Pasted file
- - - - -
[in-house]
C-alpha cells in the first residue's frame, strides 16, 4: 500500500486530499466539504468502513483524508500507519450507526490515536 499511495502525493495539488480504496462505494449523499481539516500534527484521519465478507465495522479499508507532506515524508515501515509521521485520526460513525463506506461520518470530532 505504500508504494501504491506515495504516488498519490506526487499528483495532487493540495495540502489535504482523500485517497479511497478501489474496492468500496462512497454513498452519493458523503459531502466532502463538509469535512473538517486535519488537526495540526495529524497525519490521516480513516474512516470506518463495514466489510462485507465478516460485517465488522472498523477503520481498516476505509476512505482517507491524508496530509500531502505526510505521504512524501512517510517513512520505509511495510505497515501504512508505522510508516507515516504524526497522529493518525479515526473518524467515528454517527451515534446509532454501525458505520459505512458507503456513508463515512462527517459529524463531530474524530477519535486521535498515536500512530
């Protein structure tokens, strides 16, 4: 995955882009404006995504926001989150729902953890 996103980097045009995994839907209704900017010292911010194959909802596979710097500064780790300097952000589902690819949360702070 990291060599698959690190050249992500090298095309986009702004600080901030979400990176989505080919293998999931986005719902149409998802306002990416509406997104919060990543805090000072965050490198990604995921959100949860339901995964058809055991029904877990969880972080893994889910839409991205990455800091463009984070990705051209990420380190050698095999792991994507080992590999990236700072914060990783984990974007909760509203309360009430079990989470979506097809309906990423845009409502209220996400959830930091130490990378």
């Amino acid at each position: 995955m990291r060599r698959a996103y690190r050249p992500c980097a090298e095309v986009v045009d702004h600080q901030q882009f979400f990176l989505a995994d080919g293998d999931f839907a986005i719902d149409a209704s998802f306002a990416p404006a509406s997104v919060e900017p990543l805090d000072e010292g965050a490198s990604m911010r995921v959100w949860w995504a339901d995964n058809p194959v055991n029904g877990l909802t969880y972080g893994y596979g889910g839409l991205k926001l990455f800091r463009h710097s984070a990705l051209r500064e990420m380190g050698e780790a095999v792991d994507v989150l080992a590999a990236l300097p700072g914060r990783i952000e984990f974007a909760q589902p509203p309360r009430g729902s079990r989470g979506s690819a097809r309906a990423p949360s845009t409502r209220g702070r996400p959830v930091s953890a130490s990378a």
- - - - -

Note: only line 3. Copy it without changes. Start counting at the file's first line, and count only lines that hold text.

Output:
């Protein structure tokens, strides 16, 4: 995955882009404006995504926001989150729902953890 996103980097045009995994839907209704900017010292911010194959909802596979710097500064780790300097952000589902690819949360702070 990291060599698959690190050249992500090298095309986009702004600080901030979400990176989505080919293998999931986005719902149409998802306002990416509406997104919060990543805090000072965050490198990604995921959100949860339901995964058809055991029904877990969880972080893994889910839409991205990455800091463009984070990705051209990420380190050698095999792991994507080992590999990236700072914060990783984990974007909760509203309360009430079990989470979506097809309906990423845009409502209220996400959830930091130490990378």